Grow’s work, much more than this review suggests, engages Kane in the context of nineteenth-century reform, and beyond his advocacy of the Mormons, Kane’s reform activities shed light on nineteenth-century America.  Although Kane found his way from the Democratic Party to the Republican Party, with various stops in between, his antebellum reform efforts illuminate the anti-evangelical reform movement aligned with the Democratic Party.  As Grow noted, Kane’s antislavery activities reveal Democrats in the center of the movement to restrict and end slavery, which historians have largely ignored.  Kane eventually joined the Free Soil Party, and during the Civil War period transferred political loyalties from the antislavery Democrats to an abolitionist Republicans. Serving as an officer in the Civil War, Kane, as Grow explained, “examined the war through the lens of honor and chivalry, but he initially tried to avoid war altogether” (p. 211).  Following the War, Kane’s activities in charities, educational reform, and communitarian building reveal the post-War shift from gentlemen reformers to governmental reform during the Gilded Age and the Progressive Era.  His final efforts with Elizabeth in behalf of the Mormons and against anti-polygamy legislation further reveal Kane’s role as romantic reformer and heroic gentlemen battling in behalf of the downtrodden against evangelical reform.  Grow correctly noted that Kane’s life “makes him an ideal window onto this culture of reformers” (p. xvi).   This brief analysis incapably suggests the capability of Grow’s achievement.  Liberty to the Downtrodden successfully provides an interesting, illuminating, and comprehensive study of Thomas Kane, romantic reformer and gentleman of honor.

Article filed under Miscellaneous


  1. Thanks for the review, Jordan. I’ve got a couple of questions about how this book fits historiographically. First, how does Matt change our understandings of Mormon history during the 1840s, ’50s, and ’60s? Second, and more broadly, how do you think Matt’s treatment will change how American historians of the antebellum period understand Mormonism? I realize these are big questions, but I’d like to hear your thoughts, however underdeveloped they are at this point.

    Comment by David G. — March 3, 2009 @ 3:28 pm

  2. Thanks for the review, Jordan. I definitely need to make time to sit down and read the book.

    Comment by Christopher — March 3, 2009 @ 3:38 pm

  3. Jordan-

    Thanks for the review.

    Comment by Brandon — March 3, 2009 @ 3:44 pm

  4. Thanks for the review, Jordan; the book is on my bookshelf, but I probably won’t be able to give it any in-depth look until summer.

    I also echo David’s questions in #1.

    Comment by Ben — March 3, 2009 @ 3:47 pm

  5. David, great questions. I think Matt’s work offers a more nuanced understanding of the Mormon’s image on a national scale during the period you mentioned. Grow evidences that during the period from 1848-1852 in particular, Kane’s use of print fostered a widespread sympathetic view of Mormonism. The public announcement of plural marriage largely reversed this view, but it marks a break in anti-Mormon sentiment which, until Matt’s publication, had been overlooked.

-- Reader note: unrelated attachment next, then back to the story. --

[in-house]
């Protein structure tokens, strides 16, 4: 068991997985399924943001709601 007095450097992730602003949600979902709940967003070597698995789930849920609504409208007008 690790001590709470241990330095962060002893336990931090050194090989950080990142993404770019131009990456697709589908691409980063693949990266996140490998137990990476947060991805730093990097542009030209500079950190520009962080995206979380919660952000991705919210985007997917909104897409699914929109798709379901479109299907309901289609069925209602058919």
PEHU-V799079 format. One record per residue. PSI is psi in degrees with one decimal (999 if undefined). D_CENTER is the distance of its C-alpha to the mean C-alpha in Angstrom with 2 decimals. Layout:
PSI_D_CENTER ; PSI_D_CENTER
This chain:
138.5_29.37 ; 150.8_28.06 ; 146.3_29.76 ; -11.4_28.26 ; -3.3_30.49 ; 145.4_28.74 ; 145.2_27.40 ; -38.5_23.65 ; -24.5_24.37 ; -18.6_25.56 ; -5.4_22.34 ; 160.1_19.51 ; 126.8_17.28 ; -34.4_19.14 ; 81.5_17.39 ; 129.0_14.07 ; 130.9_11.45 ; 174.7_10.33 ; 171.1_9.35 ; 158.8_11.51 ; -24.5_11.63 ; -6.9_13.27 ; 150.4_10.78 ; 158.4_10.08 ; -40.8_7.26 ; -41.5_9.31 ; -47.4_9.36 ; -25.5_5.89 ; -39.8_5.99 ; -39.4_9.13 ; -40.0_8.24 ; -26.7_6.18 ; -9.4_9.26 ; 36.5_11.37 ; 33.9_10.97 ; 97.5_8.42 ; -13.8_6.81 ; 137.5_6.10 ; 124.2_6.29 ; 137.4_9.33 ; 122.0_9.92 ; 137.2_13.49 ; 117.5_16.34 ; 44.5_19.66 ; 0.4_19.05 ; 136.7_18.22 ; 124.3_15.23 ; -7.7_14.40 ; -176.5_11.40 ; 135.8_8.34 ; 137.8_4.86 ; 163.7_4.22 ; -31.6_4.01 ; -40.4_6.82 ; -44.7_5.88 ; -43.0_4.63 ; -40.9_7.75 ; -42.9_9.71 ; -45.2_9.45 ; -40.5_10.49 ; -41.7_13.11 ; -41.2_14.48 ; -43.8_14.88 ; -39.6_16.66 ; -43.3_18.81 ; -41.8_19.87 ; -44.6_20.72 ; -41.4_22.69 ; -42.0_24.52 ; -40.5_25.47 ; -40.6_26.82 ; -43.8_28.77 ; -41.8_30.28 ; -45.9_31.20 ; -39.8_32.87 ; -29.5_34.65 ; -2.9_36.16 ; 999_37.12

In a similar vein, I think Matt’s work highlights the impact of the Civil War on the Mormon image in America. Grow’s insight that the Mormon Question brought a dividing nation together before the outbreak of the Civil War reveals the impact of national crises on the Mormon’s public image. Further, I think that following the Civil War the Mormon Problem fostered reunion, in line with Blight’s argument in Race and Reunion.

    Your second question, I think, is more difficult to address. Perhaps those who have read Matt’s work can chime in. I think it’s possible Matt’s work will help American historians understand the salience of the Mormon Question in the antebellum period. Matt’s work certainly highlights the evangelical nature of anti-Mormonism during this period, which carries into the twentieth century.

    Just a few thoughts, but I’ll keep thinking about your questions.

    Comment by Jordan W. — March 3, 2009 @ 3:50 pm

  6. Thanks for the review, Jordan.

    Comment by Jared T. — March 3, 2009 @ 4:02 pm

  7. Thanks, Jordan. I agree with your assessment. These types of questions are always a bit difficult, since we have to first ask what are the major themes that dominate contemporary Mormon historiography from ca. 1847 through the mid-1860s. The problem is exacerbated by the paucity of synthetic works that deal with the period (aside from Campbell’s Establishing Zion I can’t think of many works that use that rough periodization). But I’d agree that the Matt’s book should make historians who deal with the interconnections between Utah and the U.S. rethink their assumptions.

    Comment by David G. — March 3, 2009 @ 4:24 pm

  8. I didn’t know Kane was so responsible for the reverse. Kind of interesting. I wonder how things would have played out had that not happened? I suspect it would only have delayed things by a few years…

    Comment by Clark — March 3, 2009 @ 10:55 pm

  9. Thanks for the generous review of the book. I appreciate the close and thoughtful reading.

    Comment by Matt Grow — March 6, 2009 @ 2:53 pm